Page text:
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The Bridges at Toko-Ri by James A. Michener

The Bridges at Toko-Ri (original 1953; edition 1966)

by James A. Michener

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506730,497 (3.66)6
Title:The Bridges at Toko-Ri
Authors:James A. Michener
Info:Bantam Books, Inc.
Collections:Your library
Tags:literature, Korea, historical fiction

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The Bridges at Toko-ri by James A. Michener (1953)



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I think what Michener was trying to do in this book was to speak for the US Navy pilots, and more broadly, for all the US servicemen who served in the Korean War, with many nods given to World War II, which had only ended a few years before. I think he wanted to convey what they thought about the military, the war, and one another. He was exploring what made them keep doing their dangerous jobs, even as most people back home seemed indifferent to them. I don't have the knowledge or experiences to know how well he accomplished this, but the picture he paints certainly lines up with what I absorbed from my dad and uncle, both US military veterans.

Speaking of painting a picture, where this novella really shines is in the almost tactile vividness of Michener's descriptions of carrier operations. I've never been on an aircraft carrier, but this writer made me feel like I was there. My favorite character was Beer Barrel, the hard drinking Texan farmer who found his true vocation as a master at guiding pilots to safe landings on the pitching deck of a carrier. ( )
  RichardAmerman | Aug 24, 2018 |
I am a Michener fan but have discovered I like his territorial sagas better than his historical novellas. This book told the story of heroic Naval pilots of Task Force 77 during the Korean War. It was Task Force 77's job to knock out the vital bridges at Toko-Ri from whence Russian and Chinese soldiers, supplies and ammunition were being funneled into North Korea. The characterizations were good for a novella. The storyline seemed a bit blah. 123 pages 3 stars ( )
  tess_schoolmarm | Aug 10, 2017 |
Great, short book. Very sad ending. But War is hell. Pretty lame that this would get flagged as not being a review. Well let's see. The book is only like a hundred pages. Kind of hard to describe a book this short without giving it away. The characters are vivid, a few of them kind of unreal. I don't get the green hat. Maybe I missed something. But it all boils down to loyalty, self sacrifice and commitment. ( )
  Joe73 | May 9, 2017 |
An early work by Michener. Simpler language than I expected from him, but then the characterizations kicked in and the evocation of time and place. A reflection upon the purpose and necessity of wars that the general public pays little attention to; might speak just as well to today's Afghanistan. A respectful salute to under-appreciated men of war. Fifty years on, this is still a great read. ( )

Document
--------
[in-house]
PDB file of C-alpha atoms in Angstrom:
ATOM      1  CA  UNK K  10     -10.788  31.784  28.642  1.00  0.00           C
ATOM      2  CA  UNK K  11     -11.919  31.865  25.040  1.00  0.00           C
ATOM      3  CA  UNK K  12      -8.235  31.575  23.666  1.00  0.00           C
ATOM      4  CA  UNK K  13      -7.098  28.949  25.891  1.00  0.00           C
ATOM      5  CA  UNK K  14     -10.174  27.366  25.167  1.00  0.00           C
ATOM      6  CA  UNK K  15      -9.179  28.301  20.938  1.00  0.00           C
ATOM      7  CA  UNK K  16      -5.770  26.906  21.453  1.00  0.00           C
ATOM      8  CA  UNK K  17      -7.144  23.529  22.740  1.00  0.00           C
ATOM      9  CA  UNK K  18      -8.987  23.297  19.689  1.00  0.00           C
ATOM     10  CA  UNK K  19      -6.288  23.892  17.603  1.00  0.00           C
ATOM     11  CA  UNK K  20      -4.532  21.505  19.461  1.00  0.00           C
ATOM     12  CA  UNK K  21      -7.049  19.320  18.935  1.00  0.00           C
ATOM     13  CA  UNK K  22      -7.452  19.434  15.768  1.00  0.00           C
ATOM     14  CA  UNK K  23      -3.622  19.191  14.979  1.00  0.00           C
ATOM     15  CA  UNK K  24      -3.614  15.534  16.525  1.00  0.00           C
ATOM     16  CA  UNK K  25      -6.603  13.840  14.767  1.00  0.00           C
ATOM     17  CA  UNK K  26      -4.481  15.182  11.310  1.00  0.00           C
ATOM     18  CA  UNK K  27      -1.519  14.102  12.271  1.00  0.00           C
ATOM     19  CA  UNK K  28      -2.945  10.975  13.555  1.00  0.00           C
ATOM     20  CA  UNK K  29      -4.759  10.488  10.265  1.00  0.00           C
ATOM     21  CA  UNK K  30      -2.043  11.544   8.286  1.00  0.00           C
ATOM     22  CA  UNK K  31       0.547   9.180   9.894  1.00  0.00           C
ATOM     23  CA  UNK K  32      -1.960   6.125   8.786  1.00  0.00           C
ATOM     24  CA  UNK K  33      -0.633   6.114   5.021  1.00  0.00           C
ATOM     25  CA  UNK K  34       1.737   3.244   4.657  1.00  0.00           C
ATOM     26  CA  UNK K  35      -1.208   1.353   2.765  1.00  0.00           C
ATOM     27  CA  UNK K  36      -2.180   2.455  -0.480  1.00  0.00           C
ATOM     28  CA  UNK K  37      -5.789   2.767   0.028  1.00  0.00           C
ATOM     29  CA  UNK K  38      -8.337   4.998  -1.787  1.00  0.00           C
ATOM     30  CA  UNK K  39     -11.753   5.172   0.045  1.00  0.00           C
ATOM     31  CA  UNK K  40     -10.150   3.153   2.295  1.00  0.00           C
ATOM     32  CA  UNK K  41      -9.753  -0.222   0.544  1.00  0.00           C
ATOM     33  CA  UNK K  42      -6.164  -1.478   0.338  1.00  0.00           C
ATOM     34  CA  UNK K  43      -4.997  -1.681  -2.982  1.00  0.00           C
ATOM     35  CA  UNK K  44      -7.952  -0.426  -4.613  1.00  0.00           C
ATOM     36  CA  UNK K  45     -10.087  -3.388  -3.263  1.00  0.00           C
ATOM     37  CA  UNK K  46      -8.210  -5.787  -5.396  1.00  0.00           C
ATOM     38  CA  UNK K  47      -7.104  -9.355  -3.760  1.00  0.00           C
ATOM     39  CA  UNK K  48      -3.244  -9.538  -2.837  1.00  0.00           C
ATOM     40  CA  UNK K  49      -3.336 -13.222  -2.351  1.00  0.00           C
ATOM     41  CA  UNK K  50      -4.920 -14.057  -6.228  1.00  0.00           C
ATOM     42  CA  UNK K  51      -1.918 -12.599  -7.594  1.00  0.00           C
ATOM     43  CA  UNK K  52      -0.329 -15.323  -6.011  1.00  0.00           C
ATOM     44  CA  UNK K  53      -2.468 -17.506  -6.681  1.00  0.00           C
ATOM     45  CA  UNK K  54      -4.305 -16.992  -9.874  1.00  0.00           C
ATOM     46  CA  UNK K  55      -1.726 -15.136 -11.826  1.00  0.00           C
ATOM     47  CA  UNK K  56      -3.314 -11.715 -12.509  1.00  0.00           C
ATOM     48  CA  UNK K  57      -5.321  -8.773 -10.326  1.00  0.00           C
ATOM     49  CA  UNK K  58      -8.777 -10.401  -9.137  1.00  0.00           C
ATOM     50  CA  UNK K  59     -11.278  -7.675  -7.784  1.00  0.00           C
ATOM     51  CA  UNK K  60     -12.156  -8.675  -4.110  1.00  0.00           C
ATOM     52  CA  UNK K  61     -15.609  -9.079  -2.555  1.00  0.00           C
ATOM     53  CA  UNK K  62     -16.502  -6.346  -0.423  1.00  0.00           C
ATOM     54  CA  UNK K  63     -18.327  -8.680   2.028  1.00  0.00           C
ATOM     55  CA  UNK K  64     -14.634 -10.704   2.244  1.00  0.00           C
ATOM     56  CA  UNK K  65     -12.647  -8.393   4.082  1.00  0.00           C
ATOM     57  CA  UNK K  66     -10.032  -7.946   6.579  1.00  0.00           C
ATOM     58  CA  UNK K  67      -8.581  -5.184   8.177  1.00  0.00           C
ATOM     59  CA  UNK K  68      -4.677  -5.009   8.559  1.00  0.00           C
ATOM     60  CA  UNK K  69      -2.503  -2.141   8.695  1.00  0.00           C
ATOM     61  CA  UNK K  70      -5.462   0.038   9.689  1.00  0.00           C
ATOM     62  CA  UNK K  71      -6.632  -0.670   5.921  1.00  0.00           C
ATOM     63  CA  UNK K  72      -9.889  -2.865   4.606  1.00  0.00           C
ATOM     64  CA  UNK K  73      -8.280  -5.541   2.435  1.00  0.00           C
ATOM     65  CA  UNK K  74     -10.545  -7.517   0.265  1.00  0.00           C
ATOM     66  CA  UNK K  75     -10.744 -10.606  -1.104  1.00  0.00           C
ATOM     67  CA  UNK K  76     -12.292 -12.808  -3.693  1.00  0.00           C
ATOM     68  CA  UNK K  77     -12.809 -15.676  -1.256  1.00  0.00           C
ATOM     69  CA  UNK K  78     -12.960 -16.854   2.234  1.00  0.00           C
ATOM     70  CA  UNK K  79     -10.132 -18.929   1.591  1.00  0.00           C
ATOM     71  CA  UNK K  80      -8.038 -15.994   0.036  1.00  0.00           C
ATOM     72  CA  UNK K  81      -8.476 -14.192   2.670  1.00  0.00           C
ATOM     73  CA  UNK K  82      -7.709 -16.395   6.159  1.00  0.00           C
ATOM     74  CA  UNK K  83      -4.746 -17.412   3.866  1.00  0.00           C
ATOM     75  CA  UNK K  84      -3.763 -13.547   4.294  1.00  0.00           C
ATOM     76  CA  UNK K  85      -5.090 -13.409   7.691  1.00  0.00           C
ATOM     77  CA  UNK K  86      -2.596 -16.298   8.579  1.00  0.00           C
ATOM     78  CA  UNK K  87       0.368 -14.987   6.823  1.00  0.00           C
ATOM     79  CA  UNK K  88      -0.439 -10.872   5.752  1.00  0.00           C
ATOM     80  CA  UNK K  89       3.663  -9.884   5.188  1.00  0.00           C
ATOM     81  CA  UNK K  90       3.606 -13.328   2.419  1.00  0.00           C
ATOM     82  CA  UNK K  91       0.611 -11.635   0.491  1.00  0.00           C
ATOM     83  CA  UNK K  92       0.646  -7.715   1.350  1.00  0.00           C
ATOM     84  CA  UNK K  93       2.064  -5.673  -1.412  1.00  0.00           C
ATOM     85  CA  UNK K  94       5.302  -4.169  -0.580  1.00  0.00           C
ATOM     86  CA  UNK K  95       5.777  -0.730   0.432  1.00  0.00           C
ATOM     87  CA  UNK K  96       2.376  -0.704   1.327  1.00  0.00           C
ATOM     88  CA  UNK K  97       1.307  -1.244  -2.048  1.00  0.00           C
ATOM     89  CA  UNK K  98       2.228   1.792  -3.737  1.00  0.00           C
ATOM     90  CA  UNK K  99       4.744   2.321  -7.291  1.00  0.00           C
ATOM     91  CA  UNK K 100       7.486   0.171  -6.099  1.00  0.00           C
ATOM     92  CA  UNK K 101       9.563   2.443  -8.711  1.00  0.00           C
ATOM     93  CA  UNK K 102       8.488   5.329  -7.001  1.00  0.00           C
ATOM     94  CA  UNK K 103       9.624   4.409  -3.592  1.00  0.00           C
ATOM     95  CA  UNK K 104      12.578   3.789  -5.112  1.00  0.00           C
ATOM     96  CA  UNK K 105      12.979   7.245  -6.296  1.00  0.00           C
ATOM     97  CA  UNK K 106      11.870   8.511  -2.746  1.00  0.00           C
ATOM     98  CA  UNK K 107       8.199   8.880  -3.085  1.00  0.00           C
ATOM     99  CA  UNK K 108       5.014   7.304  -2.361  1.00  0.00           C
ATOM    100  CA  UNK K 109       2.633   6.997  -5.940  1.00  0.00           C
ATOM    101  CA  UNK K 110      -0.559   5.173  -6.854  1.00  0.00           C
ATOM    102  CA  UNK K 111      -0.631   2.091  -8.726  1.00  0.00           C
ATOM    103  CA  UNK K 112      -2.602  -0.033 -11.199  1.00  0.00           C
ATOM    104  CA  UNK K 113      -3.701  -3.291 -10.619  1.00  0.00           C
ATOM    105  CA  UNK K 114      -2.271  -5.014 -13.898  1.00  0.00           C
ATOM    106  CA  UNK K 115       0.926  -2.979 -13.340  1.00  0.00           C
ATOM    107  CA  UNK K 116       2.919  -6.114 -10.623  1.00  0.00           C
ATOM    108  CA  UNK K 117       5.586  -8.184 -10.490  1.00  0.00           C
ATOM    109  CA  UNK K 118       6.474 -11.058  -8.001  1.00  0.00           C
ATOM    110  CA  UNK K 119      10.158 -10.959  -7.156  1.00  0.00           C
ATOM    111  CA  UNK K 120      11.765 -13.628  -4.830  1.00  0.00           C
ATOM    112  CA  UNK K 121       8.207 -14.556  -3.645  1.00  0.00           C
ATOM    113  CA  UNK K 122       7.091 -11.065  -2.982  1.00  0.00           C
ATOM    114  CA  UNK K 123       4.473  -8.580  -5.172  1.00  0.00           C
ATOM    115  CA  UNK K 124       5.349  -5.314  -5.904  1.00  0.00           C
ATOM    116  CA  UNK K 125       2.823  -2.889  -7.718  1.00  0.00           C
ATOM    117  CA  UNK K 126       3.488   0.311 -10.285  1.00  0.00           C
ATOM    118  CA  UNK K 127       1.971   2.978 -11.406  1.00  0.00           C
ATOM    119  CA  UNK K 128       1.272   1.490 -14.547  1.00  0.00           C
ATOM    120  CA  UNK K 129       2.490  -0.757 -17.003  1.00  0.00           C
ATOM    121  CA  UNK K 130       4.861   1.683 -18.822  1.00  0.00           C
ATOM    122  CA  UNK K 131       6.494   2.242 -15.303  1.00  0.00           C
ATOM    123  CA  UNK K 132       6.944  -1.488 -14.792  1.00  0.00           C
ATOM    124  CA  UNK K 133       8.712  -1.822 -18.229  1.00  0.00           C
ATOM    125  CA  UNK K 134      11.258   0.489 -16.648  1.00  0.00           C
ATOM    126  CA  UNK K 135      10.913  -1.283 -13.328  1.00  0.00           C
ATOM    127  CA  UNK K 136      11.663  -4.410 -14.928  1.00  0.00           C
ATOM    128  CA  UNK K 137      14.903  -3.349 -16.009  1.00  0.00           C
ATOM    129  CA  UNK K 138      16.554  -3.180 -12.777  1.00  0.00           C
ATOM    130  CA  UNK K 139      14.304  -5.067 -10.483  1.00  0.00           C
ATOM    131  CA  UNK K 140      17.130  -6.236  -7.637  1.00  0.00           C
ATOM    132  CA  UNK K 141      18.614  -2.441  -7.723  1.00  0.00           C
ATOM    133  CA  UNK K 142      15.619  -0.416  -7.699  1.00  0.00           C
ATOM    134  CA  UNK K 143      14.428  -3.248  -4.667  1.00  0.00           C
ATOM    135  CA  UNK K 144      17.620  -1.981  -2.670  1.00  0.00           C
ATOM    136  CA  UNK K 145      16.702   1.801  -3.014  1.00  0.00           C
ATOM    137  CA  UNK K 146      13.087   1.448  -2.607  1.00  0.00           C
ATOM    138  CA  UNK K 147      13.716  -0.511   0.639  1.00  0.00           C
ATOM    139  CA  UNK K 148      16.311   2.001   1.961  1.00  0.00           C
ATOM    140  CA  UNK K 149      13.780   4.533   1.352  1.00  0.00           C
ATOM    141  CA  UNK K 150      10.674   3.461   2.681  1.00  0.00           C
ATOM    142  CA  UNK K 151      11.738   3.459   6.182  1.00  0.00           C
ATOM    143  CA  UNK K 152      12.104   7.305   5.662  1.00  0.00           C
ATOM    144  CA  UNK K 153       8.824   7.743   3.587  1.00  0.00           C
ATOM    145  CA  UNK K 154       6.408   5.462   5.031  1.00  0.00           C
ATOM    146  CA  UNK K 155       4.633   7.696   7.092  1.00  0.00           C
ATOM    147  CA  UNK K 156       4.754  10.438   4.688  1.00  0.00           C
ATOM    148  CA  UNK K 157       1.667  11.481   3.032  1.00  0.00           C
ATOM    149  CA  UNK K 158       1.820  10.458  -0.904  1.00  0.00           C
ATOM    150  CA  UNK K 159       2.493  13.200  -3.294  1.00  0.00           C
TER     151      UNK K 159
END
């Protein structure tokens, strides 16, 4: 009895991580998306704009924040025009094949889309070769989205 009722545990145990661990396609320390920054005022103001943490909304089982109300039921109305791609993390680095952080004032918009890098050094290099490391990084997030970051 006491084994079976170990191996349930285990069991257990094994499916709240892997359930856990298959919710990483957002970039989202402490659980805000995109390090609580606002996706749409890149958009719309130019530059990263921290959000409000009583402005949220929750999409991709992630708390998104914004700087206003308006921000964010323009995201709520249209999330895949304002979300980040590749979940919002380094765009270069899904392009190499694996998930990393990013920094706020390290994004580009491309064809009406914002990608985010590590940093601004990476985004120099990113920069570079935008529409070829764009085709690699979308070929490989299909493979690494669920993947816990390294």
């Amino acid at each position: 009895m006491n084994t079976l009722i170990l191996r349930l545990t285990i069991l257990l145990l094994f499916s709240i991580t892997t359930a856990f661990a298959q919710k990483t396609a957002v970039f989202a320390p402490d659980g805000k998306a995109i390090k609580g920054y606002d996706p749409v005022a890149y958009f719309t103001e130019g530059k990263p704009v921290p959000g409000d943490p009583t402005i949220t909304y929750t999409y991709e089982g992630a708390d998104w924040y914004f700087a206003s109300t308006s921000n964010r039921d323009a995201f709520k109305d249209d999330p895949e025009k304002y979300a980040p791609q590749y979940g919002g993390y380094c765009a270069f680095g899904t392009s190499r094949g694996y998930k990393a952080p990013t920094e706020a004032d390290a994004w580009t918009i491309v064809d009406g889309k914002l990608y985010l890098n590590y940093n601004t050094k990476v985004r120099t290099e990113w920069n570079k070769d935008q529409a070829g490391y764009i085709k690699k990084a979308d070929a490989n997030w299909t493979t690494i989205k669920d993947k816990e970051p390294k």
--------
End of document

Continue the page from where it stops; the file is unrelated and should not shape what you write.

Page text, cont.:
Cecrow | Jul 26, 2010 |
I loved the book, but I feel I need to make a correction to the historical facts represented in the book: My Uncle, Donald Ellis Brubaker shared a stateroom with Mr.Michener while on deployment during the Korean conflict- my uncle was the subject of his book. To correct the fiction- my Uncle Don was a rancher from Glenrock Wyoming, not a lawer from LA. He survived the war, and eventually served as CO of an aircraft carrier, and served on the Joint Chiefs of Staff in Washington. My Aunt has a picture of him- black & white-flying a F4-U with the canopy slid back, smiling, and giving his wingman the thumbs up. A few hundred yards behind him is a DC-3, it appears polished silver with a blue stripe down it. In that blue stripe were the words; "United States of America". He was flying guard to the President. I am so very proud of him. He retired to his ranch in Arkansas, and enjoyed his retirement. He was buried in Arlington with honors, along with all the others who have served their country.
1 vote paulbrubaker | Sep 14, 2009 |
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To Marshall U. Beebe, Jet Pilot
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The sea was bitter cold.
Why is America lucky enough to have such men?
“All wars are stupid,” the old man grunted. . . . “But we’d better learn to handle the stupidity.”
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Amazon.com Product Description (ISBN 0449206513, Mass Market Paperback)

Young and innocent, they came to a place they had barely heard of, prepared for war. They were American fighter pilots, trained but frightened, facing an an enemy they couldn't understand, and waging a war they had to win....

(retrieved from Amazon Thu, 12 Mar 2015 18:10:54 -0400)

(see all 2 descriptions)

The story of a war-weary World War II veteran who must leave his family to fight again.

(summary from another edition)

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